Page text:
Manufacturing a Sustainable Future

Manufacturing a Sustainable Future

Mondelēz International, a snack food giant best known for brands like Oreo, Ritz, and Cadbury, made headlines last week after cutting ties with 12 palm oil suppliers engaged in deforestation. The company is working to improve transparency and sustainability in their supply chain in order to meet the needs of consumers, stakeholders, and the planet by holding suppliers accountable for their products. Palm oil is a common target for environmental advocacy organizations because of its ubiquity (it is found in a wide array of products like snack food, lipstick, pizza, and shampoo), its social impact (the industry is known to displace indigenous peoples), and its immense environmental impacts (carbon emissions, habitat destruction, and wildlife extinction). Videos like THIS featuring orphaned orangutans tug on our heartstrings and make us, the consumers, consider the effects of the products we buy. When there is enough social pressure, companies respond.

Think of the last item you purchased. Do you know who made it? Do you know where? Do you know where the raw materials came from, or how they were transported? Could you list every vendor involved in the creation, sale, and disposal of your item and vouch for how they treat their employees? Of course not! Do you care about the social and environmental impacts of the products you support as a consumer? Probably.

So how can consumers be sure they are supporting a socially, environmentally, and economically responsible company? The business must be knowledgeable about their supply chain and transparent with consumers about their practices. Unfortunately, many businesses are not in contact with, or even aware of, all of their suppliers. A 2016 report by The Sustainability Consortium, a nonprofit organization dedicated to improving the sustainability of consumer products, revealed that over half of the 1,700 vendors surveyed had zero visibility into the sustainability performance of their own supply chains. Not only is this concerning, it is unsustainable.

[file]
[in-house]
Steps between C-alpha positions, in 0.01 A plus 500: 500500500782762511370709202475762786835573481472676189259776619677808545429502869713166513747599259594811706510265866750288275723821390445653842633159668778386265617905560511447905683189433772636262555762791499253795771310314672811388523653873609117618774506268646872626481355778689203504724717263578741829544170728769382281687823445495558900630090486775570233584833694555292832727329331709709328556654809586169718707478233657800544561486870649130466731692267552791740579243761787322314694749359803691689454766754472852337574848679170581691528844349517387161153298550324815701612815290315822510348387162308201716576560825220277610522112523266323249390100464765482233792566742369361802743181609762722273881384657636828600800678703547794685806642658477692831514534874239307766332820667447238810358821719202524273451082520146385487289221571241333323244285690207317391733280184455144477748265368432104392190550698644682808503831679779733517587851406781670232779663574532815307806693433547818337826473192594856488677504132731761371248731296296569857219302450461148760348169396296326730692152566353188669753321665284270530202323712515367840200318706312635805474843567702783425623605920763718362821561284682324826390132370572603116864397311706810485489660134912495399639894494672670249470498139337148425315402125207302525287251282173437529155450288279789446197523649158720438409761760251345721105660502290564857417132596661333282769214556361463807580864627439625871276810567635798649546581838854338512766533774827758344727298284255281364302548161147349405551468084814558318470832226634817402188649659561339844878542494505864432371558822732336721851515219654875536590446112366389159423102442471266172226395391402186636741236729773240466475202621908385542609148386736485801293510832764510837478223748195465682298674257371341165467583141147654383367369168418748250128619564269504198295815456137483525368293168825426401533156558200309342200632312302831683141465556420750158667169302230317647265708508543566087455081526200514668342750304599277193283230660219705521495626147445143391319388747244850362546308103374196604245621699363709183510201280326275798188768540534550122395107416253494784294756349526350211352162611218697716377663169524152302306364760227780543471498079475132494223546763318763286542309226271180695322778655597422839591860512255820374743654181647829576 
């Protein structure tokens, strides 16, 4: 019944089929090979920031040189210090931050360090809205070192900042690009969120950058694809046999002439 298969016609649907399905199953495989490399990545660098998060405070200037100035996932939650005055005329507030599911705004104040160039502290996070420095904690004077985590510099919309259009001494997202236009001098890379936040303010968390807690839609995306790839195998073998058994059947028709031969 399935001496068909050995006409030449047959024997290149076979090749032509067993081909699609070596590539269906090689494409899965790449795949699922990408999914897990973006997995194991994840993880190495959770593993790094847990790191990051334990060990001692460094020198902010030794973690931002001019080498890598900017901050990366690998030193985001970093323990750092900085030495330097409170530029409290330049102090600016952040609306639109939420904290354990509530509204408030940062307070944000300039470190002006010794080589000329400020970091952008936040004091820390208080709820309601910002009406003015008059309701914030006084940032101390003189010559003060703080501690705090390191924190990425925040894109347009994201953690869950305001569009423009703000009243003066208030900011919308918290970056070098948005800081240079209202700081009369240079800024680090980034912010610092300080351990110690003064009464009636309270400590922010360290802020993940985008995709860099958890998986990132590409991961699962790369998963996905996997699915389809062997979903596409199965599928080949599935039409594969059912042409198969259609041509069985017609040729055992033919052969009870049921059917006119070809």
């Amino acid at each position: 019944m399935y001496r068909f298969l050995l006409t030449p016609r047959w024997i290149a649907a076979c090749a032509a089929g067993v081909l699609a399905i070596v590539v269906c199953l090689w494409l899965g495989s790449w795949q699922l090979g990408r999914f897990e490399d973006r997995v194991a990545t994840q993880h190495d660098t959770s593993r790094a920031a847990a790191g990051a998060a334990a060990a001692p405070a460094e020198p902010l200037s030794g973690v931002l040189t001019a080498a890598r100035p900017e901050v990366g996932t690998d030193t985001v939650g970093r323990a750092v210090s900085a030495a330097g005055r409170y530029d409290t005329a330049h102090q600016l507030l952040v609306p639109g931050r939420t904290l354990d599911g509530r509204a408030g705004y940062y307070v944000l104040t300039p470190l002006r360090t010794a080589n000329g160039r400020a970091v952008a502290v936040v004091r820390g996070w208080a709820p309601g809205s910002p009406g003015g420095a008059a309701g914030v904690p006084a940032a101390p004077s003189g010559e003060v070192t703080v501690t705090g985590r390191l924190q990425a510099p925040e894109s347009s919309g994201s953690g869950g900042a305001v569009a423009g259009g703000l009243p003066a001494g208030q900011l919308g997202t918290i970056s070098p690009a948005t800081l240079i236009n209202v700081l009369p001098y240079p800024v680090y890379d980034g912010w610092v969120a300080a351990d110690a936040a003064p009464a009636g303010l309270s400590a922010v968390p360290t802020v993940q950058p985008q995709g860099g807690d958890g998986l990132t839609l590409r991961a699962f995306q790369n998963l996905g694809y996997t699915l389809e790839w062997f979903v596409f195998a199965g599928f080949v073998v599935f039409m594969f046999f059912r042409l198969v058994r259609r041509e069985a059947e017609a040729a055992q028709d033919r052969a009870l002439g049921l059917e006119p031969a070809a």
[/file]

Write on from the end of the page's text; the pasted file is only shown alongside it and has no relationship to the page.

What does it mean to be sustainable?

The term ‘sustainable’ has become so overused that its utterance inspires more eye rolls than action. Most companies now claim they are ‘committed to sustainability’, but measuring the upstream and downstream impacts of their promises can be exceedingly difficult to track and verify across global systems. What does it actually mean to be sustainable? Merriam-Webster defines it as, “of, relating to, or being a method of harvesting or using a resource so that the resource is not depleted or permanently damaged.” Another often quoted definition comes from Our Common Future, also known as the Brundtland Report: “sustainable development is development that meets the needs of the present without compromising the ability of future generations to meet their own needs.” While there are many other definitions out there, sustainability is, at its core, the idea that we can and should responsibly manage our shared, finite resources for current and future generations.

Presently, we are failing.

Each year, the Global Footprint Network acknowledges the date when our global demand for ecological resources surpasses the environment’s ability to regenerate those resources in that year. In 2018, World Overshoot Day was August 1, meaning humanity would need 1.7 Earths to sustain our current level of consumption. The United States, a top consumer, exceeded its allowance by March 15.

Economy and Ecosystem, not Economy vs Ecosystem